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Potent radiation treatment provides tumor control for patients with inoperable lung cancer

Date:
March 18, 2010
Source:
JAMA and Archives Journals
Summary:
Early findings suggest a radiation therapy that involves numerous highly-focused and potent radiation beams provides targeted tumor control in nearly all patients, reduces treatment-related illness, and may ultimately improve survival for patients with inoperable non-small cell lung cancer, according to a new study.

Early findings suggest a radiation therapy that involves numerous highly-focused and potent radiation beams provides targeted tumor control in nearly all patients, reduces treatment-related illness, and may ultimately improve survival for patients with inoperable non-small cell lung cancer, according to a study in the March 17 issue of JAMA, a theme issue on cancer.

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Robert Timmerman, M.D., of the University of Texas Southwestern Medical Center, Dallas, presented the findings of the study at a JAMA media briefing.

Patients with inoperable early stage lung cancer are generally offered conventional radiation treatment (most commonly given during 20-30 outpatient treatments) or observed without specific cancer therapy. "Outcomes are not ideal with either approach. Conventional radiotherapy fails to durably control the primary lung tumor in 60 percent to 70 percent of patients. More than half of patients ultimately die specifically from progressive lung cancer with observation, and 2-year survival is less than 40 percent with either approach," the authors write. Stereotactic body radiation therapy (SBRT) is a noninvasive cancer treatment in which numerous small, highly focused, and accurate radiation beams are used to deliver potent doses in 1 to 5 treatments to tumor targets.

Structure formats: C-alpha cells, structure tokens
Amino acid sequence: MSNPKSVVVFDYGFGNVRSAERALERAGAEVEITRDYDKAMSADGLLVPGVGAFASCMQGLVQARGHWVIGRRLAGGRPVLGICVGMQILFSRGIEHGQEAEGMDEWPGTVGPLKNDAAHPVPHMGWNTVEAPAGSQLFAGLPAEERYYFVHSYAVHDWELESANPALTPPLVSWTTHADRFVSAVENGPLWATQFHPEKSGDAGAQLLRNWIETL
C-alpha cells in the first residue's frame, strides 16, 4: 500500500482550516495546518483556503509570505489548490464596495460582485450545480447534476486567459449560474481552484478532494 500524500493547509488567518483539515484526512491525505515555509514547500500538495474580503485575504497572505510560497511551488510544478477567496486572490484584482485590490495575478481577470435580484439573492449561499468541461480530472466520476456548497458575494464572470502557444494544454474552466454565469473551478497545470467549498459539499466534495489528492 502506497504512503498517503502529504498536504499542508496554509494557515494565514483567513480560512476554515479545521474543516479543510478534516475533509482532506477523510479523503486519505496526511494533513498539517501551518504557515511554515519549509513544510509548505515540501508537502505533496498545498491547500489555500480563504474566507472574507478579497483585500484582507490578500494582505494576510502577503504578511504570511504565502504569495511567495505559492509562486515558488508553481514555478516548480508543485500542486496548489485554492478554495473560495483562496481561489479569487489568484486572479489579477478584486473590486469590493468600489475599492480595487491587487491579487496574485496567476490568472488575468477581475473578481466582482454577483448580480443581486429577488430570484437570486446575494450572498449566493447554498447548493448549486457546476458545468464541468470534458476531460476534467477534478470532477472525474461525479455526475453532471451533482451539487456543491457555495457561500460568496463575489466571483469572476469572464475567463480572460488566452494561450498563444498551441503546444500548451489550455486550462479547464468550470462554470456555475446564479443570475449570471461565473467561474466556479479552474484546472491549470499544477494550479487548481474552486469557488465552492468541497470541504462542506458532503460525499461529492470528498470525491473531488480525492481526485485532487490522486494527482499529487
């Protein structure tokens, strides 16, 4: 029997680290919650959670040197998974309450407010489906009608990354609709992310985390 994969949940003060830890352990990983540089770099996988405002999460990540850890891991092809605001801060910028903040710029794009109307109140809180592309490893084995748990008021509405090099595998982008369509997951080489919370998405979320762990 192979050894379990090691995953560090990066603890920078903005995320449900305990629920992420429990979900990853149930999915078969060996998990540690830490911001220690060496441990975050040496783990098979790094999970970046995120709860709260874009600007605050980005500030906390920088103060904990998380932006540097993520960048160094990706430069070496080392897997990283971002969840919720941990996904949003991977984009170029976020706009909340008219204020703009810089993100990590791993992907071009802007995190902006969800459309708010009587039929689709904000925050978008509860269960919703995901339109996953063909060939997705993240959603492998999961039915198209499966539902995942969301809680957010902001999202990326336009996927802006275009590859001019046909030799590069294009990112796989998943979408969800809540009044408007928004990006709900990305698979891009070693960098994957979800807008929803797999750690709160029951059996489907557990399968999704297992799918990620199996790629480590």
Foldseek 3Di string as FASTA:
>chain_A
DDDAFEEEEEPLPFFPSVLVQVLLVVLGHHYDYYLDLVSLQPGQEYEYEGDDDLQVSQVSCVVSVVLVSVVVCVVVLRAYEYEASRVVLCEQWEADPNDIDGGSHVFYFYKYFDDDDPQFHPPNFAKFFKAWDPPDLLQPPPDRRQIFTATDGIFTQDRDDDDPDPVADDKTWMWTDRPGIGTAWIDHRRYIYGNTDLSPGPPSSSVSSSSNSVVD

Dr. Timmerman and colleagues conducted the Radiation Therapy Oncology Group (RTOG) 0236 trial, the first North American multicenter, cooperative group study to test SBRT in treating medically inoperable patients with early stage non-small cell lung cancer. The Phase 2 study included patients 18 years or older with biopsy-proven peripheral T1-T2N0M0 non-small cell tumors (measuring less than 5 cm. in diameter) and medical conditions that would not allow surgical treatment. Radiation treatment lasted between 1.5 and 2 weeks. The study opened May 2004 and closed October 2006, with data analyzed through August 2009. The final study population included 55 patients (44 with T1 tumors and 11 patients with T2 tumors), with a median (midpoint) follow-up of 34.4 months.

The primary outcome measured for the study was 2-year actuarial primary tumor control; secondary end points were disease-free survival (i.e., primary tumor, involved lobe, regional, and disseminated recurrence [the reappearance or return of a cancer in multiple areas of the body]), treatment-related toxicity and overall survival.